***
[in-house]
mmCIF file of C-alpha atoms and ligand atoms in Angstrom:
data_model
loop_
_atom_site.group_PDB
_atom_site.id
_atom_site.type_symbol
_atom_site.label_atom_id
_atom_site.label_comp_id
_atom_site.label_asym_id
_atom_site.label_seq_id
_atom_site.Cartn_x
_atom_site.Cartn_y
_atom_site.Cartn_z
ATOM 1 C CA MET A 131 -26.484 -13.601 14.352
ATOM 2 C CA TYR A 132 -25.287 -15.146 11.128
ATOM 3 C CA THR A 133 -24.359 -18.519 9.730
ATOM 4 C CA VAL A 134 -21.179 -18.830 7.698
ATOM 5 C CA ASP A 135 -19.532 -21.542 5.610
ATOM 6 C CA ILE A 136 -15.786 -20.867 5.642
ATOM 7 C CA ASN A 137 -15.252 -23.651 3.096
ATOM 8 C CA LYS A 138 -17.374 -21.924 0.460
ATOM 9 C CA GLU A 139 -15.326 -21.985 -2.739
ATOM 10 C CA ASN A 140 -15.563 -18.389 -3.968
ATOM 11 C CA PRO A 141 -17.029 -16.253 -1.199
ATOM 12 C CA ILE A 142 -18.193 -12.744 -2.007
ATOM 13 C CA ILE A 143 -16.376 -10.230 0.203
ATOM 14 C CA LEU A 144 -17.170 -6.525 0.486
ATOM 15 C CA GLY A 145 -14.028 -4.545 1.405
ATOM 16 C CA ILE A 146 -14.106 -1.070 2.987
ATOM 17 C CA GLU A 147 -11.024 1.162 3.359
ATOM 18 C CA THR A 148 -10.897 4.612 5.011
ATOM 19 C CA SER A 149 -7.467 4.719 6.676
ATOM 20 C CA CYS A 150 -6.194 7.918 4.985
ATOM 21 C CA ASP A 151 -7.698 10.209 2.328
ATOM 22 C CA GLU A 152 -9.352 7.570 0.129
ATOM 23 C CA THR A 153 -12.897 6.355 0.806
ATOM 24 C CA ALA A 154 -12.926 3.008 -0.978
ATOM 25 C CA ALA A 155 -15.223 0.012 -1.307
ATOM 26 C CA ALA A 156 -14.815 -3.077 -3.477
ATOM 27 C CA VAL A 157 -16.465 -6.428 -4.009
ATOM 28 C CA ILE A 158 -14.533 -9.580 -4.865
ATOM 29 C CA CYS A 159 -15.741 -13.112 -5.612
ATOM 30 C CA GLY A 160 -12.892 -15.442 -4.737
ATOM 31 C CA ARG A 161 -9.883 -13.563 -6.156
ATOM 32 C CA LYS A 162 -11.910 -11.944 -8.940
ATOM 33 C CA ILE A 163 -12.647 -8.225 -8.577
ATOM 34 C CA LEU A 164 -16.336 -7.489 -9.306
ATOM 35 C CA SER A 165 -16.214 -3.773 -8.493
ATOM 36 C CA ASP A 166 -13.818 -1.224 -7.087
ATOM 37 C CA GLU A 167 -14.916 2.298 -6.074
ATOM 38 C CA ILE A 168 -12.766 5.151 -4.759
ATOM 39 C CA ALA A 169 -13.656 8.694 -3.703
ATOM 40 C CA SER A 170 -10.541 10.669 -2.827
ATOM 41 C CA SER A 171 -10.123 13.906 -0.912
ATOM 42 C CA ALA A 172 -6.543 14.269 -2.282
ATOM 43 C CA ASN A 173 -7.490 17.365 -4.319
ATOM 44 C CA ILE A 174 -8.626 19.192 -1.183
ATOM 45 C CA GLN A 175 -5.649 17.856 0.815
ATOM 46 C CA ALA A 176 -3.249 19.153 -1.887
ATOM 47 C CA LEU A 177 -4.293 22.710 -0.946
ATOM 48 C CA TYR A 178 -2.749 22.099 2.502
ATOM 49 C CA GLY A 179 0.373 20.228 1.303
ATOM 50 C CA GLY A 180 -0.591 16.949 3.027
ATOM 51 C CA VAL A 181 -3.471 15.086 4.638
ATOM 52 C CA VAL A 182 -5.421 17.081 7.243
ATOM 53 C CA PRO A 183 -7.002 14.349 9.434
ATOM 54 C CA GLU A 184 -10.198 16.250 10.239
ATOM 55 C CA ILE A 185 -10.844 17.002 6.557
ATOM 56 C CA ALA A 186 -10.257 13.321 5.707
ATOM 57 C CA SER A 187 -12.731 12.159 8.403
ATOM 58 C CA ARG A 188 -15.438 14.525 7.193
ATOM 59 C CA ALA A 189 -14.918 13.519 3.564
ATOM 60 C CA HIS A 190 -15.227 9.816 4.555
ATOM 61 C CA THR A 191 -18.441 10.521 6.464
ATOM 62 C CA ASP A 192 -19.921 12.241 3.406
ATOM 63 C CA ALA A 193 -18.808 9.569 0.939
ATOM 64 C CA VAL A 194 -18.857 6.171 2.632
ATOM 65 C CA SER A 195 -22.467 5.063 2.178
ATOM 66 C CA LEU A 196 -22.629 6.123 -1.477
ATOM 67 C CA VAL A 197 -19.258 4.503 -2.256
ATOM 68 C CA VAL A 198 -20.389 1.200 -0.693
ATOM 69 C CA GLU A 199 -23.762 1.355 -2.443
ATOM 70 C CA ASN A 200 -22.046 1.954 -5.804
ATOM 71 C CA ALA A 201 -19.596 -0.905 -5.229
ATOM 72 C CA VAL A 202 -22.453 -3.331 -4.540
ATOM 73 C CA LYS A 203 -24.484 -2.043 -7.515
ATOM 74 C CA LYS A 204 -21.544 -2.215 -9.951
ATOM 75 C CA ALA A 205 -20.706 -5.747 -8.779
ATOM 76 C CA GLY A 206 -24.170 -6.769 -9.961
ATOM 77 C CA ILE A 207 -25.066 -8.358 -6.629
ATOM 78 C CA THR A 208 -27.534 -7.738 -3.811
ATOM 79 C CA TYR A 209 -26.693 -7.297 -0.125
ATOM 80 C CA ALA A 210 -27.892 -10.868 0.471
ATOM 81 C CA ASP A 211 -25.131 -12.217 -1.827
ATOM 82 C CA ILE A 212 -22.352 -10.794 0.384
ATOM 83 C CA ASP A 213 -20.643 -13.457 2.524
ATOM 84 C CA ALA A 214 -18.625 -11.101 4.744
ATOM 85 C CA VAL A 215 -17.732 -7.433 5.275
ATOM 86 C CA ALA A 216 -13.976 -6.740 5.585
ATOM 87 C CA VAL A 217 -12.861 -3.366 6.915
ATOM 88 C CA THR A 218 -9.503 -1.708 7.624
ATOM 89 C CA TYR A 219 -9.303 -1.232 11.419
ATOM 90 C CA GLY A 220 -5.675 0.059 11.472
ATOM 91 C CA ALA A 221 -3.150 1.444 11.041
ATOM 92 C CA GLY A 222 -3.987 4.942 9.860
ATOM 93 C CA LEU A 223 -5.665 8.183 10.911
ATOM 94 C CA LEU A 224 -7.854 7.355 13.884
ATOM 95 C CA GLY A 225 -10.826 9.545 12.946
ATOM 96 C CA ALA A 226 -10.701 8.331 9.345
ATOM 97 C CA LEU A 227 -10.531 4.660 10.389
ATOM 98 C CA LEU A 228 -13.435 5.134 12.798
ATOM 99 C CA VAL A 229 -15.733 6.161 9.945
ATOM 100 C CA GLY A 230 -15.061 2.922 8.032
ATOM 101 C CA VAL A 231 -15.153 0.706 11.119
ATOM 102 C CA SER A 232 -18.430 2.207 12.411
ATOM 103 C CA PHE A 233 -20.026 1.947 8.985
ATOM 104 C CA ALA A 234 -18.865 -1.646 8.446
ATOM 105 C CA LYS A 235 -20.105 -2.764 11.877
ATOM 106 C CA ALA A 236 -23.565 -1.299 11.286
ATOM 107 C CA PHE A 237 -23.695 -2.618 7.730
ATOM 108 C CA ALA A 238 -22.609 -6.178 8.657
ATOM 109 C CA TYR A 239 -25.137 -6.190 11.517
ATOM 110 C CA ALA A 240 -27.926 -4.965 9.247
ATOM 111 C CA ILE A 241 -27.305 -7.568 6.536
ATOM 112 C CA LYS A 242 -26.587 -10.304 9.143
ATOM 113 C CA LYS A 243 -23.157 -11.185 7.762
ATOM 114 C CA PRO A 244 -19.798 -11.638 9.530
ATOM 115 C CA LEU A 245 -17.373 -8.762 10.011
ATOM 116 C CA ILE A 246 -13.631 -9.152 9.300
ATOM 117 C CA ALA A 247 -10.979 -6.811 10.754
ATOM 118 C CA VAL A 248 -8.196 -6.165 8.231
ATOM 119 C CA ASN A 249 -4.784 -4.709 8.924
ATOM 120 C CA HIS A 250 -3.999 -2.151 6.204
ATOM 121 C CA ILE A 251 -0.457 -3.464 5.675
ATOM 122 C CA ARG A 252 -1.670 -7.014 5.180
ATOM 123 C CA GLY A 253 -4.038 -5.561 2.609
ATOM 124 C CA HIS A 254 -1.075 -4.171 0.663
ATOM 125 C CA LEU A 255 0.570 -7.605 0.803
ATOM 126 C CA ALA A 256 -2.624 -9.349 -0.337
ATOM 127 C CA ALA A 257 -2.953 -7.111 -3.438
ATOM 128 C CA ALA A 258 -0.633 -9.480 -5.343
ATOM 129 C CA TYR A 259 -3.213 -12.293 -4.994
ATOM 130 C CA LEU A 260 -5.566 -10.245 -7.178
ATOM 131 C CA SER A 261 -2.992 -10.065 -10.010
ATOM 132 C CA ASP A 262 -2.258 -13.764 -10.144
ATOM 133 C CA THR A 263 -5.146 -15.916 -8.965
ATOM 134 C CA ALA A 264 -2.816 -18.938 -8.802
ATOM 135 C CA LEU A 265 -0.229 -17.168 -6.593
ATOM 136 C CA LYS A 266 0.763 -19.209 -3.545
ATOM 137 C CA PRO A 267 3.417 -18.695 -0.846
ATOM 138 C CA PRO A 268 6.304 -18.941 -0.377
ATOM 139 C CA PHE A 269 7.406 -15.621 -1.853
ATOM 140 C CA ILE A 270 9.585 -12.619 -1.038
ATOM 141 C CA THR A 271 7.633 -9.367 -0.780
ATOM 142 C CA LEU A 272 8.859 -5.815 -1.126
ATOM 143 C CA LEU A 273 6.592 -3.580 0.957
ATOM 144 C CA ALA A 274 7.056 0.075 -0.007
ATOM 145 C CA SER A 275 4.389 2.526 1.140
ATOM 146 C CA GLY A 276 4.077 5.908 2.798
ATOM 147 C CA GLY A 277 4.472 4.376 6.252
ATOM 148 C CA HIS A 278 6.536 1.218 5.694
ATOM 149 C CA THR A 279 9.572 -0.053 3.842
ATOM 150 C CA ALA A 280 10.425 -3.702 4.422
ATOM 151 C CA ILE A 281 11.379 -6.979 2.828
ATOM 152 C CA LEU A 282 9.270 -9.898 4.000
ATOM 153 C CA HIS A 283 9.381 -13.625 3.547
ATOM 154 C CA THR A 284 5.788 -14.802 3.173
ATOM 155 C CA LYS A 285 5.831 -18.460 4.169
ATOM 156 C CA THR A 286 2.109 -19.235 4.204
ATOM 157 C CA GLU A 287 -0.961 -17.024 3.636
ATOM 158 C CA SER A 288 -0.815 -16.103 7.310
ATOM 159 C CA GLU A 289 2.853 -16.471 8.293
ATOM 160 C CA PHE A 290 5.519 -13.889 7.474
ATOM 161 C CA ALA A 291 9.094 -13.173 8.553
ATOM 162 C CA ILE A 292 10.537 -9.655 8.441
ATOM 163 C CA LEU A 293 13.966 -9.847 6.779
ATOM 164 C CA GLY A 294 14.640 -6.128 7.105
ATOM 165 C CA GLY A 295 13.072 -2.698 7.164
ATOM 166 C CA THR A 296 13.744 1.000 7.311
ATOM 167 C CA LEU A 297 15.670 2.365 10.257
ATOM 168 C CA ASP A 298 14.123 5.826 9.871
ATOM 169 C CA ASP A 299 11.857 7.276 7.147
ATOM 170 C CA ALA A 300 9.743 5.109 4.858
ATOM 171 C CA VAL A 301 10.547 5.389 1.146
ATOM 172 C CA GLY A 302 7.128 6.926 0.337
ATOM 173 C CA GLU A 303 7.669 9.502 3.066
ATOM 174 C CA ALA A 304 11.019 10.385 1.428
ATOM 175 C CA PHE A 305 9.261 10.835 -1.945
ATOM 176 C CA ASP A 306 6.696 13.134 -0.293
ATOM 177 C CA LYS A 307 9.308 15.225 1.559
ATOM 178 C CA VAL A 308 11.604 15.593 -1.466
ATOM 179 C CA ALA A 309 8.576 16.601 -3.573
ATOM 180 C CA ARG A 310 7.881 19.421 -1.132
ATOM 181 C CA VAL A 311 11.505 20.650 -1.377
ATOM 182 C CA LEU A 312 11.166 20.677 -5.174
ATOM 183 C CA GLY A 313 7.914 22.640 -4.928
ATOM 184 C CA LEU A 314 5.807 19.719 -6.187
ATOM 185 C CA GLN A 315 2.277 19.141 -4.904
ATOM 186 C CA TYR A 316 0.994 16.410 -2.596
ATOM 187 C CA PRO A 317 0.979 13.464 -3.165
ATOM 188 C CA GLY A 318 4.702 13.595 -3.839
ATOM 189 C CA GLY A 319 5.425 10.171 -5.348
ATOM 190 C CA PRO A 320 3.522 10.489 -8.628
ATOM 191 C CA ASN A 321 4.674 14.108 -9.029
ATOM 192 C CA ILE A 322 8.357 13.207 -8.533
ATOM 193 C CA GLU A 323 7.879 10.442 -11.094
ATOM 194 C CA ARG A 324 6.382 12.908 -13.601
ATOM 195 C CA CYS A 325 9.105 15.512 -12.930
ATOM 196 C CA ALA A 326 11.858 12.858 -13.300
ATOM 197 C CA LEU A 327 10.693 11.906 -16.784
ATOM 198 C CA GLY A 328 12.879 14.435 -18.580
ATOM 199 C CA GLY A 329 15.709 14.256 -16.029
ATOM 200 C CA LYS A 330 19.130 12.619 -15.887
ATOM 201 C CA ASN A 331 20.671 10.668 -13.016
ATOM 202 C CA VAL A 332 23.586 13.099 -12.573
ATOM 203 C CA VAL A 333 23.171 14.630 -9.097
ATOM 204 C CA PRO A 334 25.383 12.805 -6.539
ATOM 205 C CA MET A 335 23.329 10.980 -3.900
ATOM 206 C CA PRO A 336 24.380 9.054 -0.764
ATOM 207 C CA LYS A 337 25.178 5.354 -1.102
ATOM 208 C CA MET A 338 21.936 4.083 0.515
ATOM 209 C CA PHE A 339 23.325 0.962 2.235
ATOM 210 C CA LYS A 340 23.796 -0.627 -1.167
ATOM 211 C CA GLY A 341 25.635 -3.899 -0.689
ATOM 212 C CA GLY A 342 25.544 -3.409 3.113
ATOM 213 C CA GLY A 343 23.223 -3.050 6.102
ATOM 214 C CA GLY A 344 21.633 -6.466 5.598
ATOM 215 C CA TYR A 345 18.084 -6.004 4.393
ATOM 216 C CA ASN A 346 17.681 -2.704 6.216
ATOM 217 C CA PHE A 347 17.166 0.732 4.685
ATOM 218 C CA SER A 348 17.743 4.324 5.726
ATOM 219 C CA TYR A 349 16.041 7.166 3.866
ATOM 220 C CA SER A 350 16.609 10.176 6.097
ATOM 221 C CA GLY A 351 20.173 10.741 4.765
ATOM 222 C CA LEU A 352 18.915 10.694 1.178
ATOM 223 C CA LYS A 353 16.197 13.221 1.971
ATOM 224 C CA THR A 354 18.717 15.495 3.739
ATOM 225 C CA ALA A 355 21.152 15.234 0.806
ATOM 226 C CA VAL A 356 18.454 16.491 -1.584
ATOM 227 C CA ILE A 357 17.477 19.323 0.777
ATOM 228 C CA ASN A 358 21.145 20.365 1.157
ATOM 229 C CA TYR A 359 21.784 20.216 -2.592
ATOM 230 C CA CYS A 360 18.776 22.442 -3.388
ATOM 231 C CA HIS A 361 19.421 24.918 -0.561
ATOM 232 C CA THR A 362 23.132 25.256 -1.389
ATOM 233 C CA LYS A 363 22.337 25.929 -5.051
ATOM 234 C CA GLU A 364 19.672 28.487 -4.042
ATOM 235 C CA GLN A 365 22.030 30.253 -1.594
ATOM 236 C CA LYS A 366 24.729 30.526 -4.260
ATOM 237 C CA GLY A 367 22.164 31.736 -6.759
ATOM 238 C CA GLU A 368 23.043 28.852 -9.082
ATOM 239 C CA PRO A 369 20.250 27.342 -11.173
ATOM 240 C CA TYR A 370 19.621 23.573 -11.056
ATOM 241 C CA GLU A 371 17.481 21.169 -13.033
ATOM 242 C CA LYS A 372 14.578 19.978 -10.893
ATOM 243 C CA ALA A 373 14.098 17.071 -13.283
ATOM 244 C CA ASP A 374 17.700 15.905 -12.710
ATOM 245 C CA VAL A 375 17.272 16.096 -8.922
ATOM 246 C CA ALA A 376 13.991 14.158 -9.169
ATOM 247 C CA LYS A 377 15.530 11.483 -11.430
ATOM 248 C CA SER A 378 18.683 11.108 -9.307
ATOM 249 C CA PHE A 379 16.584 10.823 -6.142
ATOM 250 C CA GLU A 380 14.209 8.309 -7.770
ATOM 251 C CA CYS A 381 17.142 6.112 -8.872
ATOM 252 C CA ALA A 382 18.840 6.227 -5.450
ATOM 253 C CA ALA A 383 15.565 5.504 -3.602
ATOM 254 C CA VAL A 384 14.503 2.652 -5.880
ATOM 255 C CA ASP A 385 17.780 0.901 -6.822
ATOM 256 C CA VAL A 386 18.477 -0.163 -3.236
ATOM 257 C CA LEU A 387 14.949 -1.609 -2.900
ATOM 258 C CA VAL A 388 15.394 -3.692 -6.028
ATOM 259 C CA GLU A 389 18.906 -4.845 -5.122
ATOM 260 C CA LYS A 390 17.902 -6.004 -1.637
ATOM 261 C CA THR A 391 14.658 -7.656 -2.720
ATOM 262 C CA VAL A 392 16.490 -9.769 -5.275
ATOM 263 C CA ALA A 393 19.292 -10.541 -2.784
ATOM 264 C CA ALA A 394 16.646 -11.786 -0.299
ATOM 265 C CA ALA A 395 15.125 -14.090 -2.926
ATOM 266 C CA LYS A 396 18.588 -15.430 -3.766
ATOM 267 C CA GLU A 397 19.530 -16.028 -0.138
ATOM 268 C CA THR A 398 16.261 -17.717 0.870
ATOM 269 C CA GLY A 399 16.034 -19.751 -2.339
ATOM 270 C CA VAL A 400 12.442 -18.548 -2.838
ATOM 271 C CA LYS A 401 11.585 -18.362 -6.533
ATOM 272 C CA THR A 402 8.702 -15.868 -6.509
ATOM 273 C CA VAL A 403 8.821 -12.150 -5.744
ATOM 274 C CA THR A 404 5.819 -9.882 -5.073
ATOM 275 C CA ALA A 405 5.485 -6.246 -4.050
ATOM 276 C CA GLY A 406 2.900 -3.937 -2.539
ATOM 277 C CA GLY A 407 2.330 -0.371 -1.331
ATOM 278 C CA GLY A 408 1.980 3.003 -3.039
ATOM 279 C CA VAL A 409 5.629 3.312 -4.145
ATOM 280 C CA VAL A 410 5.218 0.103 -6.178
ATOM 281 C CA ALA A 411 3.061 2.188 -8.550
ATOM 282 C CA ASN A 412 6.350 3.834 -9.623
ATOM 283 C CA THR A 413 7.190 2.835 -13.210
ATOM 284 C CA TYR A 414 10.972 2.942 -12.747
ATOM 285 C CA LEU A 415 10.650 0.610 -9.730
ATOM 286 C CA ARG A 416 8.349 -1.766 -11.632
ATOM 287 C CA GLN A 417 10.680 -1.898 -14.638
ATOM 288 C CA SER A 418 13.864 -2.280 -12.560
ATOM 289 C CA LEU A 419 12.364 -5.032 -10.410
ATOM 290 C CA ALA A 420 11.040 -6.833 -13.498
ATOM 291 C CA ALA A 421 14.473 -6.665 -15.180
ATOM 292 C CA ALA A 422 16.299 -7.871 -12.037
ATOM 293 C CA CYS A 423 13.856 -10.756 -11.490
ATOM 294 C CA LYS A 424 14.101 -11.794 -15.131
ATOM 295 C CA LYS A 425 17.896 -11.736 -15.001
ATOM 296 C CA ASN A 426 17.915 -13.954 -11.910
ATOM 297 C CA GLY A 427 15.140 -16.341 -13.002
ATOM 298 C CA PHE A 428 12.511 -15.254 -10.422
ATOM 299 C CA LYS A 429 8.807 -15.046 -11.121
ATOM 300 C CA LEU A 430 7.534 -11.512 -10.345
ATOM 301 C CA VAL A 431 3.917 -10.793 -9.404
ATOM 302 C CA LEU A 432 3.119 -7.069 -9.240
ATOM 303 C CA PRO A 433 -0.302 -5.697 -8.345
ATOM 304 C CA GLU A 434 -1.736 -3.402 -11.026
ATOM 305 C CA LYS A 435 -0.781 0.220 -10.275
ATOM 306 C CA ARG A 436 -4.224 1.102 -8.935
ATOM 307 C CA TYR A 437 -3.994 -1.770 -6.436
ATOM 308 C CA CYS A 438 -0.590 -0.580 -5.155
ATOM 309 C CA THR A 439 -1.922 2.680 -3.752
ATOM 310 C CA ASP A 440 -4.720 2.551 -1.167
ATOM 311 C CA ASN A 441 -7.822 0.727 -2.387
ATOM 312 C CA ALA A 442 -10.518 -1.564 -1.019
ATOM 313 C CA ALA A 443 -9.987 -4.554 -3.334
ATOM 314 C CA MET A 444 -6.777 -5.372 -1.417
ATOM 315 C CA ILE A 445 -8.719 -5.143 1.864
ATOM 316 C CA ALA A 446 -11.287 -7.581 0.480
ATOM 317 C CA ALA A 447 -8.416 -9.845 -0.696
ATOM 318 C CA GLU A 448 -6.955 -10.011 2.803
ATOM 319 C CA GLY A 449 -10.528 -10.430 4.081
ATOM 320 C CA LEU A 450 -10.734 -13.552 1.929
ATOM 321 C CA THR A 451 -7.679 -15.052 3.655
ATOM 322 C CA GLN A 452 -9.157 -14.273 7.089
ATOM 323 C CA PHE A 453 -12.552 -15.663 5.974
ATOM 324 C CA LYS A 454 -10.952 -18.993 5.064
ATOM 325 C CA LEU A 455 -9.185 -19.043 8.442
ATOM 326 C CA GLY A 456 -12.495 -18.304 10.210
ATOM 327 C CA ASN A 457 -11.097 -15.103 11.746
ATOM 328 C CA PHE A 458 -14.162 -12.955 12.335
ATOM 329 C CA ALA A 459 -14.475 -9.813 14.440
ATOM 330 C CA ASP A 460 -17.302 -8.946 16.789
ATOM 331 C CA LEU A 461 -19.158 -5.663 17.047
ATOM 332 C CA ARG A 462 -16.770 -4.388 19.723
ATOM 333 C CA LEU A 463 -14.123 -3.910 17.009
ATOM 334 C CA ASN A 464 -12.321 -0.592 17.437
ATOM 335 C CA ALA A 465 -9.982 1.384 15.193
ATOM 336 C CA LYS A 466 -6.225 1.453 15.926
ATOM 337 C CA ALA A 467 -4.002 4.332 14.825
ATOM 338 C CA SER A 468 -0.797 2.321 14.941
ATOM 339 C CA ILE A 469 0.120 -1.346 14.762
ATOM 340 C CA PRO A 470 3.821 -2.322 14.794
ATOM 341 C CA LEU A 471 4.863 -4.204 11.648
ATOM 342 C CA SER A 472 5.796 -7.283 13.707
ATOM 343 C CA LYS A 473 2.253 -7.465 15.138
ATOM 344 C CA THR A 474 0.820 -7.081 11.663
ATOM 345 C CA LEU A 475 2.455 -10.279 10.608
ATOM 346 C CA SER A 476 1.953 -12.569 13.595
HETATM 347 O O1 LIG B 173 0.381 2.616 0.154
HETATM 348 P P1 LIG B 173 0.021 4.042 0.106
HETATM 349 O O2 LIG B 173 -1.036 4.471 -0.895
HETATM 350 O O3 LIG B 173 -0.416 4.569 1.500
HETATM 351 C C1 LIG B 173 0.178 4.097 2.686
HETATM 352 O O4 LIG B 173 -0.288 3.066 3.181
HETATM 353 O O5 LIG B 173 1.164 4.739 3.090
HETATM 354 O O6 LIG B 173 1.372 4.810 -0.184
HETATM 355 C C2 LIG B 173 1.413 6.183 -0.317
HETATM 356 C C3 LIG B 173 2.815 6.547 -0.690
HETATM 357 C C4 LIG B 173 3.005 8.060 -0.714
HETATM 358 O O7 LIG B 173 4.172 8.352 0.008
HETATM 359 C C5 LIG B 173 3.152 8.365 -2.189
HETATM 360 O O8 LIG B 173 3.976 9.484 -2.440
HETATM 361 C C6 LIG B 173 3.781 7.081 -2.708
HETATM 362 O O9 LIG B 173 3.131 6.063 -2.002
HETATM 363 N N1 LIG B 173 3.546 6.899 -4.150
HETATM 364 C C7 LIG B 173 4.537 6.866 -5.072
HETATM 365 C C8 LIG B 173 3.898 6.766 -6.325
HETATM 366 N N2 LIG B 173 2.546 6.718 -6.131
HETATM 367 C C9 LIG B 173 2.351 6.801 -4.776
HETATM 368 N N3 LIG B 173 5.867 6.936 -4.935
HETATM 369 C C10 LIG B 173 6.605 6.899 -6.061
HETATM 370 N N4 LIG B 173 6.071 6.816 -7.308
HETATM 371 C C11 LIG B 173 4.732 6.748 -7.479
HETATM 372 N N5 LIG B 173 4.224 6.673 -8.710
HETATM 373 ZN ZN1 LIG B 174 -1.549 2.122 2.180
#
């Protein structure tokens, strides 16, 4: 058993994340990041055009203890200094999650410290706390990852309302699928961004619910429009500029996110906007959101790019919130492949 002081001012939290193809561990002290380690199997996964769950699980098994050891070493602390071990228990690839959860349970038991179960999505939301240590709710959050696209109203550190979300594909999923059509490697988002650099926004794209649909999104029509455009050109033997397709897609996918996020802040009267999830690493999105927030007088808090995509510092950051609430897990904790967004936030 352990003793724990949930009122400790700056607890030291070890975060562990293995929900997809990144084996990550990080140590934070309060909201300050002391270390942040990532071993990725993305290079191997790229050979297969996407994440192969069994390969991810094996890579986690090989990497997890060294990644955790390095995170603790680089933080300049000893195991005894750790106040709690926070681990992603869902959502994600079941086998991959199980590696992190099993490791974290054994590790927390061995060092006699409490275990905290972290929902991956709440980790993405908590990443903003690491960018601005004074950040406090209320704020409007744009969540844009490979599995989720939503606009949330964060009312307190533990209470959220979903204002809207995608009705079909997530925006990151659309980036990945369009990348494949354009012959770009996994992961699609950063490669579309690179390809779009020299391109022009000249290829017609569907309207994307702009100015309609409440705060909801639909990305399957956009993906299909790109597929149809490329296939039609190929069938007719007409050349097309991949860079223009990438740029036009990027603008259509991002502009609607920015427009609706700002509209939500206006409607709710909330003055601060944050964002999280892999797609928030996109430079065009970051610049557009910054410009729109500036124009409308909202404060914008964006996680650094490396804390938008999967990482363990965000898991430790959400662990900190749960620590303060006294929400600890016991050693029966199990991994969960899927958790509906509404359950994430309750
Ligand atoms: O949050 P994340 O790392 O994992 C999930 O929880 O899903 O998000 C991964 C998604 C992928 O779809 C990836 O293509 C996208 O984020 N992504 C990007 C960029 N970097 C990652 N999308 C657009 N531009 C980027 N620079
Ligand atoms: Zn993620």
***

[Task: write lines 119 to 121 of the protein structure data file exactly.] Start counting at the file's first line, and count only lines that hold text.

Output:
ATOM 105 C CA LYS A 235 -20.105 -2.764 11.877
ATOM 106 C CA ALA A 236 -23.565 -1.299 11.286
ATOM 107 C CA PHE A 237 -23.695 -2.618 7.730